Well, a big problem here as I mentioned is in the severity of the punishment. The main gist of what Manning released, in my understanding, was far more EMBARRASSING to the US than dangerous per se. There are some web sites that actually cover the scope of what information got released. The information did not jeopardize specific agents and put their lives at risk, etc. The biggest revelations were involving war atrocities performed by the US, its covert involvement in particular activities during war time, secrets about Guatanemo (sp?), our awareness that our allies were torturing and physically abusing prisoners but that we specifically chose to look the other way, etc. It was all secrets that could color how the US civilian population would view our government and provide us with information that could color our support for our own government's activities. i.e., very much the "whistleblower" kind of information to expose our government's duplicities for the purpose of cleaning it up. And Manning got no compensation for this, Manning did all this for free with the goal of empowering the common person.But if, on one hand, he believes in all kinds of information being free, then it makes a lot more sense to me why he'd be bothered and why he'd feel any prison time is unjust. And I can understand Manning being used as an example to discourage other people from doing something similar (long prison time) being a fucked up thing to do (I never liked the idea of punishing someone for what someone else would be LIKELY to do). Personally, in the case of a military though, leaking secrets about the operation and technology of the weaponry is a pretty serious thing to do; there's more of a reason to keep a lot of information private, even if it bothers people to do so; and I'm not sure
This is in contrast to some of these other convicted spies/secrets sellers who actually SOLD their information for profit, and who sold it to active enemies of the United States (like the KGB), and who had been entrusted with much higher levels of authority (because, face it, Manning was pretty low down on the totem pole), and who actively put people in danger by selling out.
In terms of scope, Manning's punishment is ridiculous. It seems obvious that intentions were good and there was no profit involved, as opposed to these other people entrusted with far more responsibility and who proved to be traitors of the highest kind, for the basest of reasons. The only possible reason I can see for imposing such a ridiculous sentence, in comparison to past precedent + severity of the crime, is because now that Manning did it, it would be easy for someone else to get the same idea (dumping classified info for free on a web site), and the punishment is supposed to be a massive deterrent.
I guess it comes down to the degree of trust you have for your government, despite all the crazy stuff that is going on. Should the American public know that we shot up civilians who stopped to help the wounded? And that we condoned torture and bodily harm of prisoners in wartime? Etc. Would that change what level of support we are providing our government, would we want to install some more safeguards or higher scrutiny, etc? Or are we willing to keep our heads under the pillows and trust that they'll do the right thing so we don't have to think about it? There is always a tradeoff between secrecy and scrutiny. But knowledge is power, and the American people cannot exert power over the government without knowledge.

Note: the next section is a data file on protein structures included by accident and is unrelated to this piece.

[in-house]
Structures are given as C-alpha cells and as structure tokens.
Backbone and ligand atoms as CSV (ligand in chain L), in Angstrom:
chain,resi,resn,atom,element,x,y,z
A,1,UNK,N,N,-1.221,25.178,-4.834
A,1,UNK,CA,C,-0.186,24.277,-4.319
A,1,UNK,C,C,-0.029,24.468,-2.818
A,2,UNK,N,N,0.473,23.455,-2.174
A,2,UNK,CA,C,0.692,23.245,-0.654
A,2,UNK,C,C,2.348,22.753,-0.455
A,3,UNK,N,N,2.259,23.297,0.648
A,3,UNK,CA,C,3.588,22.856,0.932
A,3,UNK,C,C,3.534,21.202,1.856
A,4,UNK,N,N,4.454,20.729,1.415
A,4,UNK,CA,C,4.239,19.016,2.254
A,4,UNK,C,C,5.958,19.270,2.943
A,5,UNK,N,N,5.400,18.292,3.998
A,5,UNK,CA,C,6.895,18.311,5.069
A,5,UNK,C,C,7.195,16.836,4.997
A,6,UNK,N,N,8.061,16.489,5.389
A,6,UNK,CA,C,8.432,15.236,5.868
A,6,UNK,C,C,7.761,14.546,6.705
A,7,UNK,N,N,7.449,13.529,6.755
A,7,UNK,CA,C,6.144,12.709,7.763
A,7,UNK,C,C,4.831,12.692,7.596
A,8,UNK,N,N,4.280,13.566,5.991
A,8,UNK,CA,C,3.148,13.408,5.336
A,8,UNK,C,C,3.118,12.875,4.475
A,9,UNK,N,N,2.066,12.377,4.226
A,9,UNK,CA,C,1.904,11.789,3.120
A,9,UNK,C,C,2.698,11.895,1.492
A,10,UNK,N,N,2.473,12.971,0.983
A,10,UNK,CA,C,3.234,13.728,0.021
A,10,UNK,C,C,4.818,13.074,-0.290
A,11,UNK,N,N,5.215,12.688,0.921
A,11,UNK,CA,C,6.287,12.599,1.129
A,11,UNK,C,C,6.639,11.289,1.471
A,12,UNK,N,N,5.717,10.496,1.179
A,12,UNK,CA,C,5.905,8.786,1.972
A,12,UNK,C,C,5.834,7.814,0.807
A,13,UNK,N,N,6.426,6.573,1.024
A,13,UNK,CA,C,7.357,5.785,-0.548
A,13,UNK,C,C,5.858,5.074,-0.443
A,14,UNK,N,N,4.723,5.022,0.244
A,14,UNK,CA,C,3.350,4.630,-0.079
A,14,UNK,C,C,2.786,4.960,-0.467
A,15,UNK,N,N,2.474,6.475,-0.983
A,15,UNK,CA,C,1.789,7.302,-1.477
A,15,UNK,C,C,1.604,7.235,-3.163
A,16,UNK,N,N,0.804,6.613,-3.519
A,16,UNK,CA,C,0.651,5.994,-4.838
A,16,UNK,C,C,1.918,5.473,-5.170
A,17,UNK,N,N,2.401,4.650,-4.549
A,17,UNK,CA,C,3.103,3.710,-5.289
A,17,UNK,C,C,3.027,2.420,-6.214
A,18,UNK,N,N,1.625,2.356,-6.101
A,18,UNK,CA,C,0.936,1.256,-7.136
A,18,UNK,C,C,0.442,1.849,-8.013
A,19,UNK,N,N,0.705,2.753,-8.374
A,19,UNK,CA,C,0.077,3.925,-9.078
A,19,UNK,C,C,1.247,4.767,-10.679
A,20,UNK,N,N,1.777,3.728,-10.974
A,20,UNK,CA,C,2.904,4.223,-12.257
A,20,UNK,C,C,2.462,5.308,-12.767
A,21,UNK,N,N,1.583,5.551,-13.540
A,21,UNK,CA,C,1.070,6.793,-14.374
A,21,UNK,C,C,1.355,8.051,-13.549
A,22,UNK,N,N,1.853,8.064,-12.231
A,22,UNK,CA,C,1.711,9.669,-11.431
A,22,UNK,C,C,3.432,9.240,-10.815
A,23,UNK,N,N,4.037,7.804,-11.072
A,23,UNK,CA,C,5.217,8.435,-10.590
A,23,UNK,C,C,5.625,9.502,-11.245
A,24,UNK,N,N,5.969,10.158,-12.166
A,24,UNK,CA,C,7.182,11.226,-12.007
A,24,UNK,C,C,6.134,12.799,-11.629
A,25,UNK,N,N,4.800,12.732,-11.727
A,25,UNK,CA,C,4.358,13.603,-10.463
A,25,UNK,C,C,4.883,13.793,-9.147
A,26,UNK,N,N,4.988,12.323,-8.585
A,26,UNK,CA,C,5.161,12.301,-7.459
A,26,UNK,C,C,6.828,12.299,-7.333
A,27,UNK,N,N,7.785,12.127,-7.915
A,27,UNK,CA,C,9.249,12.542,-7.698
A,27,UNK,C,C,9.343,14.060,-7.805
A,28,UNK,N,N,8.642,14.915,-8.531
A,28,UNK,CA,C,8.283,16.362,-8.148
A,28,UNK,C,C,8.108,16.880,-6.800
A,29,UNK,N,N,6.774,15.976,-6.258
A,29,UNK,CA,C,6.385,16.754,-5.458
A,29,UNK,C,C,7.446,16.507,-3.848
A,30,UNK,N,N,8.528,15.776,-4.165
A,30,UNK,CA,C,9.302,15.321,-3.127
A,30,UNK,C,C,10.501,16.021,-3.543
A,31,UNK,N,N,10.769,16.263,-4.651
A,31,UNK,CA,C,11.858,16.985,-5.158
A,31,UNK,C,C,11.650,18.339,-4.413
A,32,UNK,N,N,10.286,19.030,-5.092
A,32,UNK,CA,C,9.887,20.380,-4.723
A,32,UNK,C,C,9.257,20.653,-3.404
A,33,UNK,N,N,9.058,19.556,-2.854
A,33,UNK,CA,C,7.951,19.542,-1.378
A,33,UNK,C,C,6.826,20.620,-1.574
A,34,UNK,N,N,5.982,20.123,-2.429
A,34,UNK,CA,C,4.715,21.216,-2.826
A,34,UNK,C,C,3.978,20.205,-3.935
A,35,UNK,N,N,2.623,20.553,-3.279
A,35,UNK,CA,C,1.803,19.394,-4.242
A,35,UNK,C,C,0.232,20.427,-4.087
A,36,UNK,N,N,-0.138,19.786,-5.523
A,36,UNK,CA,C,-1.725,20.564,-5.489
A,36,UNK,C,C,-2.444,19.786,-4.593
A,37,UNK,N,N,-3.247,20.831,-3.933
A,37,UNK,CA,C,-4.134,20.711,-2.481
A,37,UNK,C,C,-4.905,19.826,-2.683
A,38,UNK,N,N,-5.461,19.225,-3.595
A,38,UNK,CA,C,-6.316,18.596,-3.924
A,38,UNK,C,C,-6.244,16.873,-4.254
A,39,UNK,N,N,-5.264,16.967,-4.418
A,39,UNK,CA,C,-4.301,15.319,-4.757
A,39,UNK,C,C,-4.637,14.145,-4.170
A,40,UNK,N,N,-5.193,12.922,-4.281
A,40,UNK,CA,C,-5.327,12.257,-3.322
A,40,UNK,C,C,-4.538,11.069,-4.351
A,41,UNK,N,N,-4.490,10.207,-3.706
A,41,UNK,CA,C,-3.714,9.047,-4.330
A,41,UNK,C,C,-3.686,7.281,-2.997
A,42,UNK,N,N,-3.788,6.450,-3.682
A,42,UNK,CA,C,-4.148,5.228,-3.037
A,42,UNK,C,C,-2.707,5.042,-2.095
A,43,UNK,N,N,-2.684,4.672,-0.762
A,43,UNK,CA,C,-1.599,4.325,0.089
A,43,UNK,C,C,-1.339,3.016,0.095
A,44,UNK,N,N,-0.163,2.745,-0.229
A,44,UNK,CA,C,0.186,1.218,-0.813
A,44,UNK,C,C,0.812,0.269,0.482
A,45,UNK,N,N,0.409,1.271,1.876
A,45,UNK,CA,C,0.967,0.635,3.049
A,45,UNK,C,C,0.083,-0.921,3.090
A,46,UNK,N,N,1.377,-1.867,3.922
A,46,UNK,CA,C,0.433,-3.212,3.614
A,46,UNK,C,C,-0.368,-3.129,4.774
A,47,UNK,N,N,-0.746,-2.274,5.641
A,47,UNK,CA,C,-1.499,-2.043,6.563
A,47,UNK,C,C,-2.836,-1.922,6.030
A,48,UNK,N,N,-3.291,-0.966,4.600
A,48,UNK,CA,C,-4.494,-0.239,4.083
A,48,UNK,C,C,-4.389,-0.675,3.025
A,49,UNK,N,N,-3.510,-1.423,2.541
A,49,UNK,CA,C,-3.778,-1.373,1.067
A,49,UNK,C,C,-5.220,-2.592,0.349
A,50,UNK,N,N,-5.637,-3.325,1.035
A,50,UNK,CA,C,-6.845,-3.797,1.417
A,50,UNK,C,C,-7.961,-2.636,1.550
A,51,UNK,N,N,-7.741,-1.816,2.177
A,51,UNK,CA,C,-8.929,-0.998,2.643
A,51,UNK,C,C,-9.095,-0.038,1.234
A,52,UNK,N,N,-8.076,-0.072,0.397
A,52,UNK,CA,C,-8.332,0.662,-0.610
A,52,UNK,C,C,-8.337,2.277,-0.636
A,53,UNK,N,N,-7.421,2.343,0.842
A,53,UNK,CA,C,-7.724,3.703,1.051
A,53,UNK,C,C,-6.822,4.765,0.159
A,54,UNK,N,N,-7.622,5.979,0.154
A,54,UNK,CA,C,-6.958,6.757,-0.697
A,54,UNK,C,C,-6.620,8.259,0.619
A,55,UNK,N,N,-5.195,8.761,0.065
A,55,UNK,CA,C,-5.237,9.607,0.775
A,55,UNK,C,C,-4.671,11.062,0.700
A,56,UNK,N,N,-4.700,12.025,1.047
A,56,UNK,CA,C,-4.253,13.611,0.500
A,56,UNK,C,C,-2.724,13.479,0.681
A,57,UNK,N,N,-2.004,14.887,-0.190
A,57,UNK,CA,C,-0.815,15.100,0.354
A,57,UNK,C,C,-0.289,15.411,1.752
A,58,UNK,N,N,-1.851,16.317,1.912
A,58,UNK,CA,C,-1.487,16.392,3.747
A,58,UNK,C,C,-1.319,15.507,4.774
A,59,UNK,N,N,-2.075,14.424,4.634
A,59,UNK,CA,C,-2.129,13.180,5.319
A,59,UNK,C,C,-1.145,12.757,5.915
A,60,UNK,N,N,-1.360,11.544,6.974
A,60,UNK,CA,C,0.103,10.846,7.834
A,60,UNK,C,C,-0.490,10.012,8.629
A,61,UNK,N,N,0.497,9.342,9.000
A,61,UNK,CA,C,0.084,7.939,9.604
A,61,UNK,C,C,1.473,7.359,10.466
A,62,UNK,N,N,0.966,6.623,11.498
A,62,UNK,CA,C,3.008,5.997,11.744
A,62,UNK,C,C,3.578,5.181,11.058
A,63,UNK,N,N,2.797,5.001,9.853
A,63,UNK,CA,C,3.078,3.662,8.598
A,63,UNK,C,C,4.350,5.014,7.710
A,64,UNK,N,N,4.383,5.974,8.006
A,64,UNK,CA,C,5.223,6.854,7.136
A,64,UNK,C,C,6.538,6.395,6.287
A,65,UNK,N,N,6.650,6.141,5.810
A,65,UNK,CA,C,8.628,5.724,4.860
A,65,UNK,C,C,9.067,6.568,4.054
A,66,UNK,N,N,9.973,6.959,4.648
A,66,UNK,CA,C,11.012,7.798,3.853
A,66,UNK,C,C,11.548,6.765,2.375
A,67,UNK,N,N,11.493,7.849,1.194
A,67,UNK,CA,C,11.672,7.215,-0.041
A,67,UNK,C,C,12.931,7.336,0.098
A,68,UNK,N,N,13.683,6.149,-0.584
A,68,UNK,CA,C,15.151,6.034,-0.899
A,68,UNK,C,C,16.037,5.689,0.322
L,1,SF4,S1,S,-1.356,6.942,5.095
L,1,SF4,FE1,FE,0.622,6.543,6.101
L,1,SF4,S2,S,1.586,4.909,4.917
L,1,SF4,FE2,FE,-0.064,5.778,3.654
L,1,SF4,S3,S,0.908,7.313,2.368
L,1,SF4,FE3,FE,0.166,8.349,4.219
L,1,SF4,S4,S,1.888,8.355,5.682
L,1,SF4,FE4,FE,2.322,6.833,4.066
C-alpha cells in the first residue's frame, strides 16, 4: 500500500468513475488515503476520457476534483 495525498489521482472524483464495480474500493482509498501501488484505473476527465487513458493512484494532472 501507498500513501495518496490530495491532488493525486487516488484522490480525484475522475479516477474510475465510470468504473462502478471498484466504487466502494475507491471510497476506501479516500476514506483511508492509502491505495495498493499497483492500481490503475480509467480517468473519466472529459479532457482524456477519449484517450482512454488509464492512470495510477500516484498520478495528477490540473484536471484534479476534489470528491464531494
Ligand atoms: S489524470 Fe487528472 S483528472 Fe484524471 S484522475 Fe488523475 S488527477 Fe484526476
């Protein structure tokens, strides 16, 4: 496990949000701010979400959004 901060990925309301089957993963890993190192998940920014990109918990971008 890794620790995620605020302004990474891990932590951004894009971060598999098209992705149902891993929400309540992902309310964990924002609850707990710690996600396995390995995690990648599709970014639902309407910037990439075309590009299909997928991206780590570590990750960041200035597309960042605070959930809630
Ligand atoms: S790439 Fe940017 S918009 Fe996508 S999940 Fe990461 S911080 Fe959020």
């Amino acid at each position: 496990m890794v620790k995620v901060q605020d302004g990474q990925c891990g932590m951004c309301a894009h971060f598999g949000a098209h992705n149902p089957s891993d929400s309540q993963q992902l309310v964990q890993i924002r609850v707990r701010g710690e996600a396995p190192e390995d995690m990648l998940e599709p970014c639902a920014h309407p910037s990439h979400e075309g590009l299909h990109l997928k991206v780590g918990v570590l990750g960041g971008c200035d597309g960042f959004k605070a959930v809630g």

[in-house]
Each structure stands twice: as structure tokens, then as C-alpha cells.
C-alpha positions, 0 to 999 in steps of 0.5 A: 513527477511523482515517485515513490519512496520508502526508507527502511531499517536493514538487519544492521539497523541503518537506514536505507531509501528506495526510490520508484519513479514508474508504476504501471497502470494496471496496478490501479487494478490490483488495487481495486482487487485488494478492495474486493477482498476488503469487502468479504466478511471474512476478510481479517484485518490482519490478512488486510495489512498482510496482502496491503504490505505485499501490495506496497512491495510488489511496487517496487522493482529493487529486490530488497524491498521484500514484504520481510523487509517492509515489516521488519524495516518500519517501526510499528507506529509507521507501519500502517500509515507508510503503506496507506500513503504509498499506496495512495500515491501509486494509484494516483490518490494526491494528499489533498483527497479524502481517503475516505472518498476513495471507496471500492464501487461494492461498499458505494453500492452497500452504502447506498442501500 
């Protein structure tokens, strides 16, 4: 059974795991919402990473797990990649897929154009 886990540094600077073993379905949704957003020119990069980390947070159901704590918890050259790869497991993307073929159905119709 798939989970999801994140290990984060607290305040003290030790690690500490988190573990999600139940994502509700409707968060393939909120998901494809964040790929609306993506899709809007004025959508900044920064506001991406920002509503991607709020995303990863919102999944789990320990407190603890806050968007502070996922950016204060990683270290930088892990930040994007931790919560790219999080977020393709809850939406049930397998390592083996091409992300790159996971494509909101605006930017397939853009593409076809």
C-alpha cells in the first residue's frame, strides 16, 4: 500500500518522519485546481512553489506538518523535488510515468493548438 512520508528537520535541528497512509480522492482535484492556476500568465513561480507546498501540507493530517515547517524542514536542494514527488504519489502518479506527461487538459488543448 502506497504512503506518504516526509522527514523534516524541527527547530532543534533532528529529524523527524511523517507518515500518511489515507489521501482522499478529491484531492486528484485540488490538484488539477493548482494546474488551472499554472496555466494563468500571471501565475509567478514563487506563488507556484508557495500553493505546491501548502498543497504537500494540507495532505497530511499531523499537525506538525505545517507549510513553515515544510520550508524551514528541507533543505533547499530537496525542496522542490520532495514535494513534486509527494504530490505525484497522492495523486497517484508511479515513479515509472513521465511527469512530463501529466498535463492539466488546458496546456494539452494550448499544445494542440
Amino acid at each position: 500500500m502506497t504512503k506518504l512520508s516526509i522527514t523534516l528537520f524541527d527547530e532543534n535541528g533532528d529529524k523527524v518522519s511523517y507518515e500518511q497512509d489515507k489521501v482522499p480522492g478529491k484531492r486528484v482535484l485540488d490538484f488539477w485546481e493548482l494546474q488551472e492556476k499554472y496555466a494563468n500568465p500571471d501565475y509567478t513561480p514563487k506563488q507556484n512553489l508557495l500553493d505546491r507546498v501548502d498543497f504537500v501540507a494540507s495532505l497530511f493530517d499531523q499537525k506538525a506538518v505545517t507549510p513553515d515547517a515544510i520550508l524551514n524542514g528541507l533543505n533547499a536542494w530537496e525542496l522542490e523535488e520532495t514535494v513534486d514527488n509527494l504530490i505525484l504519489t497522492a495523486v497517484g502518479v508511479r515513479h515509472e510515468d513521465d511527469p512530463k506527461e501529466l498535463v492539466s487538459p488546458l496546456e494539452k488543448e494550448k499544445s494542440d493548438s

I am guessing his opinion is that far worse harm is coming by allowing the US gov to operate in secret (based on what we've discovered it habitually covers up, after dragging us into a 10+ year war we didn't really belong in anyway) than by this kind of exposure, and that whistleblowing is kind of a "balance" for gov secrecy -- since can you imagine what the gov would do if it REALLY thought it could get away with it? Whistleblowers and people bucking the system are the only thing that provides ANY kind of check right now.Lateralus has even bothered to address this other than to say there's no proof of any harm being done from the act, which may be true, but still shouldn't be encouraged (by not punishing the act); cause obviously, discouraging it has the potential to prevent harm, while encouraging it allows harm to happen because nobody really knows what harm might be caused until it happens, and even then it's not always going to be obvious; that doesn't seem very smart to me. Do you happen to understand his position at all by any chance?
But that is just my guess, and I cannot speak for him. I just noticed that he was clear about what he intended in the comment you were asking about, so I responded to that.
My overall opinion is that Manning should both be criticized for breaking a trust while also being honored for the reason the trust was broken. i.e., a dishonorable discharge from military and not being entrusted with government security in the future, yet also highly commended for performing a service to the American people. It's disturbing that a teacher can be sentenced simultaneously to merely one month of jail time for raping a student and some severe crimes receive only 10-20 years, while a whistleblower can be sentenced to 35 years for a non-profit crime that mainly has only served to expose some things our government was doing that we might feel uncomfortable about.